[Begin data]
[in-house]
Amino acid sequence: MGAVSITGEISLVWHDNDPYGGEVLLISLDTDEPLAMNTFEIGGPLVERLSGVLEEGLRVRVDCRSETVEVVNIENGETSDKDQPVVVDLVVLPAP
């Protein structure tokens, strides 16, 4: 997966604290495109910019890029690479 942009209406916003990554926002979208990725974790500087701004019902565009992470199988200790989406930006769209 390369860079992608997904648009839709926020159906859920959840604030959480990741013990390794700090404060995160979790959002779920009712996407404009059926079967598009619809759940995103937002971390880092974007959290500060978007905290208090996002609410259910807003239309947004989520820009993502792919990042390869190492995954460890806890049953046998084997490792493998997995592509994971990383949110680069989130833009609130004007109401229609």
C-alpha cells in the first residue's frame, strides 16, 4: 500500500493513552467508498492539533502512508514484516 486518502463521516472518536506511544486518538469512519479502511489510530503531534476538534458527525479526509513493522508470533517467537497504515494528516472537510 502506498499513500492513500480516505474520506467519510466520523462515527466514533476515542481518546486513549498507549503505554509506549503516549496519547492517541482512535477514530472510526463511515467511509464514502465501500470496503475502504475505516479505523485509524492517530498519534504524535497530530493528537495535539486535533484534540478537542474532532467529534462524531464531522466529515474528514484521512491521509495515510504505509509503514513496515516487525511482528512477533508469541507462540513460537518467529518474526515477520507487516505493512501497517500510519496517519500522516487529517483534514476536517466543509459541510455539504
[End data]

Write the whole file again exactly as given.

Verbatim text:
[in-house]
Amino acid sequence: MGAVSITGEISLVWHDNDPYGGEVLLISLDTDEPLAMNTFEIGGPLVERLSGVLEEGLRVRVDCRSETVEVVNIENGETSDKDQPVVVDLVVLPAP
């Protein structure tokens, strides 16, 4: 997966604290495109910019890029690479 942009209406916003990554926002979208990725974790500087701004019902565009992470199988200790989406930006769209 390369860079992608997904648009839709926020159906859920959840604030959480990741013990390794700090404060995160979790959002779920009712996407404009059926079967598009619809759940995103937002971390880092974007959290500060978007905290208090996002609410259910807003239309947004989520820009993502792919990042390869190492995954460890806890049953046998084997490792493998997995592509994971990383949110680069989130833009609130004007109401229609």
C-alpha cells in the first residue's frame, strides 16, 4: 500500500493513552467508498492539533502512508514484516 486518502463521516472518536506511544486518538469512519479502511489510530503531534476538534458527525479526509513493522508470533517467537497504515494528516472537510 502506498499513500492513500480516505474520506467519510466520523462515527466514533476515542481518546486513549498507549503505554509506549503516549496519547492517541482512535477514530472510526463511515467511509464514502465501500470496503475502504475505516479505523485509524492517530498519534504524535497530530493528537495535539486535533484534540478537542474532532467529534462524531464531522466529515474528514484521512491521509495515510504505509509503514513496515516487525511482528512477533508469541507462540513460537518467529518474526515477520507487516505493512501497517500510519496517519500522516487529517483534514476536517466543509459541510455539504